Chromium is another metal used both for decorative purposes (thin layers) and for technical-mechanical purposes (thick layers) [100,101,102]. It is among the hardest and most glossy deposits. Historically, its deposition has been substantially different from all the others (until now), because the metal cation is not used, but instead the anion (chromium and dichromate) in which the metal is contained. However, due to the toxicity of hexavalent chromium and related legislative restrictions, solutions based on trivalent chromium chlorides and sulphates are also taking hold [103]. There are still many other metals that can be electrodeposited and which are used for several applications (e.g., iridium, iron, cobalt, manganese, indium, thallium, bismuth, etc.). However, these metals are generally used in alloys with other metals to improve both their decorative and technical characteristics, rather than being used individually [13].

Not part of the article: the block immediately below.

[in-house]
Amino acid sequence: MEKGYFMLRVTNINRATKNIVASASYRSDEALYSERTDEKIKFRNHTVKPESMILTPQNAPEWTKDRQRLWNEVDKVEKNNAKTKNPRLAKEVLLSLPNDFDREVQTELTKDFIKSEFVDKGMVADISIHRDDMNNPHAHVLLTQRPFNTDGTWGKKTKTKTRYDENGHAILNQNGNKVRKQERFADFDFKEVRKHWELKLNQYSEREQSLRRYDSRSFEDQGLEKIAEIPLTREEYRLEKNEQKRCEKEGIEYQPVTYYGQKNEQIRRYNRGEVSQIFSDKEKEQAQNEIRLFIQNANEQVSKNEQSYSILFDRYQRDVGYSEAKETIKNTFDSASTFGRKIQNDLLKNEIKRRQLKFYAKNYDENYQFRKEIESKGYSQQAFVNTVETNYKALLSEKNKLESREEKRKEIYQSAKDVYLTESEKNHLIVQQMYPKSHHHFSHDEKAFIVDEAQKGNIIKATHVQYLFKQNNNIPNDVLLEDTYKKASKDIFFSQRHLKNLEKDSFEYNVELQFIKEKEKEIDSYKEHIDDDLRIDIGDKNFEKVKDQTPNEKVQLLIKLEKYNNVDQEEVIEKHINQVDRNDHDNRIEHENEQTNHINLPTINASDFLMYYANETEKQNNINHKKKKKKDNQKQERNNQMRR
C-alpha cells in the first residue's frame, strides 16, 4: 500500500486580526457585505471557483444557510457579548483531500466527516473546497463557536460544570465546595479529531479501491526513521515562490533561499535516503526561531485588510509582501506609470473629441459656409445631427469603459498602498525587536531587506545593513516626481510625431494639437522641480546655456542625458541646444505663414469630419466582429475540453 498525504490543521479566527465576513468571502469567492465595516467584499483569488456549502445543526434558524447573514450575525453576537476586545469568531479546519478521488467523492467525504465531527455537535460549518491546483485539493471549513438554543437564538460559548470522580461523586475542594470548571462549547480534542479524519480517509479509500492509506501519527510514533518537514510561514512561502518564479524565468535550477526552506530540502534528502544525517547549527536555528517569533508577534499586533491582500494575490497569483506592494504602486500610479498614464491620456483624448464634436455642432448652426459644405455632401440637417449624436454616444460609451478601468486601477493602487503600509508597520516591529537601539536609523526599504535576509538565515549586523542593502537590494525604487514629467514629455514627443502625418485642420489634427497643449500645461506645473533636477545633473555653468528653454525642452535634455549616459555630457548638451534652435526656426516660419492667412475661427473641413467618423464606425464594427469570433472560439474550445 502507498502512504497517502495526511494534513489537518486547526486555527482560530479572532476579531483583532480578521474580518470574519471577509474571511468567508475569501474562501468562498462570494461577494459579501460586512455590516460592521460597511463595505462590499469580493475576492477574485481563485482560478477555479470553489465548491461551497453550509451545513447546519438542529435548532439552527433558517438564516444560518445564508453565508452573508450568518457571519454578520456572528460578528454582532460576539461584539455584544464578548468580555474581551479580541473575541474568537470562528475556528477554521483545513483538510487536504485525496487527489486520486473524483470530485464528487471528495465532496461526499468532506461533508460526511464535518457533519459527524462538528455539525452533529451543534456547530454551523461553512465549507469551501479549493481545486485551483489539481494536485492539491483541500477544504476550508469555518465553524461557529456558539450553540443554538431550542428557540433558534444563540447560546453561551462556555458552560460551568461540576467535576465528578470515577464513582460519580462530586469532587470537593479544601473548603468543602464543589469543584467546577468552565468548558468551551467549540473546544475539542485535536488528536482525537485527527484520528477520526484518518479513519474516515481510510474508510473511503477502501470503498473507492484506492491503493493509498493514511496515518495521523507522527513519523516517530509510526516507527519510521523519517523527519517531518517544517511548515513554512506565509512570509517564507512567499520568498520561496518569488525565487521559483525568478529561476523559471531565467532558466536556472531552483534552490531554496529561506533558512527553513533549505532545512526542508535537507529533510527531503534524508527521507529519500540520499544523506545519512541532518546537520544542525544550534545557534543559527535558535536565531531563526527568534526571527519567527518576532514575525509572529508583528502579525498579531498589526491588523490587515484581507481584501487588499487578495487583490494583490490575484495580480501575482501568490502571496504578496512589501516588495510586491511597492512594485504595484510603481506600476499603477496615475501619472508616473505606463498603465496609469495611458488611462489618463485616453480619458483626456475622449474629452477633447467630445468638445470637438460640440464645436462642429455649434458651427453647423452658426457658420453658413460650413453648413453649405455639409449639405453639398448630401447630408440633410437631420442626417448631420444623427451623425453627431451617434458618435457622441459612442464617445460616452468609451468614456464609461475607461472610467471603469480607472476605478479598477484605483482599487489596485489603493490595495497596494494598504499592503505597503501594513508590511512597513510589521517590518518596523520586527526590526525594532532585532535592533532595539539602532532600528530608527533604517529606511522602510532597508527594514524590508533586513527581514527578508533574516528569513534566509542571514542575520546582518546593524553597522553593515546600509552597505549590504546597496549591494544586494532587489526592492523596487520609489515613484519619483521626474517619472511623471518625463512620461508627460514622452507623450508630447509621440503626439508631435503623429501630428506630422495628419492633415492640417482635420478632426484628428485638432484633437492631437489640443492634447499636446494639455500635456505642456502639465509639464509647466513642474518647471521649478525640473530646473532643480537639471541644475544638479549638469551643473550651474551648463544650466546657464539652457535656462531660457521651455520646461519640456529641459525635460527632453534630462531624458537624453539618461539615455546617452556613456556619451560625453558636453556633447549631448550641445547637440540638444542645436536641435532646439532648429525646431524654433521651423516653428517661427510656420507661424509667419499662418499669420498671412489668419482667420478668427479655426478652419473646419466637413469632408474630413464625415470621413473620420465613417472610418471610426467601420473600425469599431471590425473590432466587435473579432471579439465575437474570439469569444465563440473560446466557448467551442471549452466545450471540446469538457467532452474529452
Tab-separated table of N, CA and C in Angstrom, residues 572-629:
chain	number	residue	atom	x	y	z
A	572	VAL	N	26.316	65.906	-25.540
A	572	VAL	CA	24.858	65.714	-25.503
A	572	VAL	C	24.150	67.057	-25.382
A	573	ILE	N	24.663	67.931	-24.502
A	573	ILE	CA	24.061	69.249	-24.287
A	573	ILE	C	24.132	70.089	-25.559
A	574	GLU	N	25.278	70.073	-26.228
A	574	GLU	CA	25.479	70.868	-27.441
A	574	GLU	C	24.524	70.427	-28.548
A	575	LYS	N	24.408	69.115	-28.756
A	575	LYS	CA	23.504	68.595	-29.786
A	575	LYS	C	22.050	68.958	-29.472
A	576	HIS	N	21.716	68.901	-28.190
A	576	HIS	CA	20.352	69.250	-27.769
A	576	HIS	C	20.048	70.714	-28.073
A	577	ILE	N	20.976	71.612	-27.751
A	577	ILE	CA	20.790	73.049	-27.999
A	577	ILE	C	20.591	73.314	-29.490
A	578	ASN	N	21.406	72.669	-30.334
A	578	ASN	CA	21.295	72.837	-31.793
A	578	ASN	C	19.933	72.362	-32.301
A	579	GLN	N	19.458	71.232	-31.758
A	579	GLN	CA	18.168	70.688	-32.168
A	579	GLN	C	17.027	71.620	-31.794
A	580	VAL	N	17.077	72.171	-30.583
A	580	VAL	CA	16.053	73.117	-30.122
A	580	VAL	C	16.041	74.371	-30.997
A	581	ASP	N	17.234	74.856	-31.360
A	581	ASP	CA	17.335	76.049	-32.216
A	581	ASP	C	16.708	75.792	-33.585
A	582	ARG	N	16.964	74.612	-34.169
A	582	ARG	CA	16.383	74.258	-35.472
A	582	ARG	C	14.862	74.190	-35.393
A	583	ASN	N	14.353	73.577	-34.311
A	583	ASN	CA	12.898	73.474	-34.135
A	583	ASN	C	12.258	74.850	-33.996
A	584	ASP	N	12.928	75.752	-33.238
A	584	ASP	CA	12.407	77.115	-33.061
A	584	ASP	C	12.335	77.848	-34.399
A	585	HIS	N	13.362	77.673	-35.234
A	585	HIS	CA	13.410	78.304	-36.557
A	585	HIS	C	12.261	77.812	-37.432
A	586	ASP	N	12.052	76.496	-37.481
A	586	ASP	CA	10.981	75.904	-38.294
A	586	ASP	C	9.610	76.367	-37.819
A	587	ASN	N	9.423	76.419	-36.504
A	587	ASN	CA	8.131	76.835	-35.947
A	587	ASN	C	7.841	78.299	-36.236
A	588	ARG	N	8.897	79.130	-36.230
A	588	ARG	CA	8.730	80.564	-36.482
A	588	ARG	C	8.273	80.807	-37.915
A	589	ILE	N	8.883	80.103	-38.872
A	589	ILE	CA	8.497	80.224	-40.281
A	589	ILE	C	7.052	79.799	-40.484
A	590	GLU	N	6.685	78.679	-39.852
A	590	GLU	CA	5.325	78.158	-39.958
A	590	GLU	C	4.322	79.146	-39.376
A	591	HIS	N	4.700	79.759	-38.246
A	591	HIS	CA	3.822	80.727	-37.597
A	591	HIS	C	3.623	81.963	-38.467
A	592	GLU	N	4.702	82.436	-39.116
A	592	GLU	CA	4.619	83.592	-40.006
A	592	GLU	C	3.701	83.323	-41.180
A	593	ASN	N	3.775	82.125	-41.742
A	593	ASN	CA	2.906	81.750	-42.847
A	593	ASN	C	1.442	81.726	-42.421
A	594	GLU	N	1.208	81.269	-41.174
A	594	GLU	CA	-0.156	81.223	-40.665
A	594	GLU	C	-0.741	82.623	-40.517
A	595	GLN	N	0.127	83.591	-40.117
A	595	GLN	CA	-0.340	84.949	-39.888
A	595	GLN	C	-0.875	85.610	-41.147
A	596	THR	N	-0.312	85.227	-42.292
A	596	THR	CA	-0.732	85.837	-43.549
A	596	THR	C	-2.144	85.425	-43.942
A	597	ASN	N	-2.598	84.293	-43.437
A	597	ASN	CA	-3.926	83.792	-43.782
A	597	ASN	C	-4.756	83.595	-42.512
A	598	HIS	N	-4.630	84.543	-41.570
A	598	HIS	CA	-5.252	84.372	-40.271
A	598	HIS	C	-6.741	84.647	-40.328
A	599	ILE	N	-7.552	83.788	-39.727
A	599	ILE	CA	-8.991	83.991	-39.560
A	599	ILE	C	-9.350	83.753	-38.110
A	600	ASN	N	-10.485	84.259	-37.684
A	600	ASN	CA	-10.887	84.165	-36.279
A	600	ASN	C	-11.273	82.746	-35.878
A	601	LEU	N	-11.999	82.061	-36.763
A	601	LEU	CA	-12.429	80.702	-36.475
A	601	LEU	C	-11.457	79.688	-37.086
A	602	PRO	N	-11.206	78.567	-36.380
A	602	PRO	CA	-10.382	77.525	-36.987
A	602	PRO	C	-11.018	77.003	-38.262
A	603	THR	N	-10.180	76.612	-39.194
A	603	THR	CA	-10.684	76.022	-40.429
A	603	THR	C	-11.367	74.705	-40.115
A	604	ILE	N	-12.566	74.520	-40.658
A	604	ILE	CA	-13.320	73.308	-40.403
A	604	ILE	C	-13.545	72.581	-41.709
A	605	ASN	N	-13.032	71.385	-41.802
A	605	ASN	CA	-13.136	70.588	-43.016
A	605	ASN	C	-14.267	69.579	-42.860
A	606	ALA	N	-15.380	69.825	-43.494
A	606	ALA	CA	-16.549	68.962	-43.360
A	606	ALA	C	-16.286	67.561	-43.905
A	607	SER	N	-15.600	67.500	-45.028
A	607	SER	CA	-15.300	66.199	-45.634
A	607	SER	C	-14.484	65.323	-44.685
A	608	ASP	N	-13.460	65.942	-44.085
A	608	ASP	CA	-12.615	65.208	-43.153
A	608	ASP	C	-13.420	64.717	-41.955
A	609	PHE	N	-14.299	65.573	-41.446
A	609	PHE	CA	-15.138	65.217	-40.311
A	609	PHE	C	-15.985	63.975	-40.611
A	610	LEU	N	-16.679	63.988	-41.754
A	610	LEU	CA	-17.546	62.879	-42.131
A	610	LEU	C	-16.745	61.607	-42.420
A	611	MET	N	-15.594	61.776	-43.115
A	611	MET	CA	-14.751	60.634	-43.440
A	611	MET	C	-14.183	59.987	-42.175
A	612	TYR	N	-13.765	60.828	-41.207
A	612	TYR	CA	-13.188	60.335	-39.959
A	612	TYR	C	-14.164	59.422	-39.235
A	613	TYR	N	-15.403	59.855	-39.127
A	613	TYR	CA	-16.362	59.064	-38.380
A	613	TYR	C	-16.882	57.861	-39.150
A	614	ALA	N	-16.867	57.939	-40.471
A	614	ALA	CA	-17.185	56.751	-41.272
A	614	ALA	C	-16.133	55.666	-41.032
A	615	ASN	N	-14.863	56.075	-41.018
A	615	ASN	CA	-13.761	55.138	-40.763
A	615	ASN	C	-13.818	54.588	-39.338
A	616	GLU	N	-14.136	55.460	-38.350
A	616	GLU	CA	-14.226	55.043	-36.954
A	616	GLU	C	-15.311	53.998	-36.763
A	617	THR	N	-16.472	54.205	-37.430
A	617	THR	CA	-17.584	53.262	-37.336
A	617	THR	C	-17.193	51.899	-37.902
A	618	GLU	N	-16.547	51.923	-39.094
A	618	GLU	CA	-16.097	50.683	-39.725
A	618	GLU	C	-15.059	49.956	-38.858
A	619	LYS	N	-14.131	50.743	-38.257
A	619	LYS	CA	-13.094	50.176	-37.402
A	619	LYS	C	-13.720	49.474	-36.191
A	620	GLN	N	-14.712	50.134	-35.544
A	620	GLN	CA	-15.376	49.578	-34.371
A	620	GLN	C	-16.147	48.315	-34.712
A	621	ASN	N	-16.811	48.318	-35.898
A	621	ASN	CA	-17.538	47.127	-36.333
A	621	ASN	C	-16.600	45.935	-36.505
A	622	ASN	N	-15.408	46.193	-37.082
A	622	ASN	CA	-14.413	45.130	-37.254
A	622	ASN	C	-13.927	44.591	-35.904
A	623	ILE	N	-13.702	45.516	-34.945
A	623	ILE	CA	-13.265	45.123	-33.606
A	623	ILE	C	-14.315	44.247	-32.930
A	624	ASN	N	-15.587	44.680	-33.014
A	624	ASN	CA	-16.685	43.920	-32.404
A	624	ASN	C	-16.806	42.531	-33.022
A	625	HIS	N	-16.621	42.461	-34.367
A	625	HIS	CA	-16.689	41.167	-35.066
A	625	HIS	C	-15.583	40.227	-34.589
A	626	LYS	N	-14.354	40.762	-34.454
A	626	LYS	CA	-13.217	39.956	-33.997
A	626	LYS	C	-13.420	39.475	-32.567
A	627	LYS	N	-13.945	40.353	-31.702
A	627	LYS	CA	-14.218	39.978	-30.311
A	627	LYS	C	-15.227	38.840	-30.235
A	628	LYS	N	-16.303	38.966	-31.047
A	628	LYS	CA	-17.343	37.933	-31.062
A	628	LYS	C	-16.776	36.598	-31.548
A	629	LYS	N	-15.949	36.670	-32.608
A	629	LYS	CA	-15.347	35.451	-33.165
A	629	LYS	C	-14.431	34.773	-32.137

4. Industrial Trends and Environmental Impact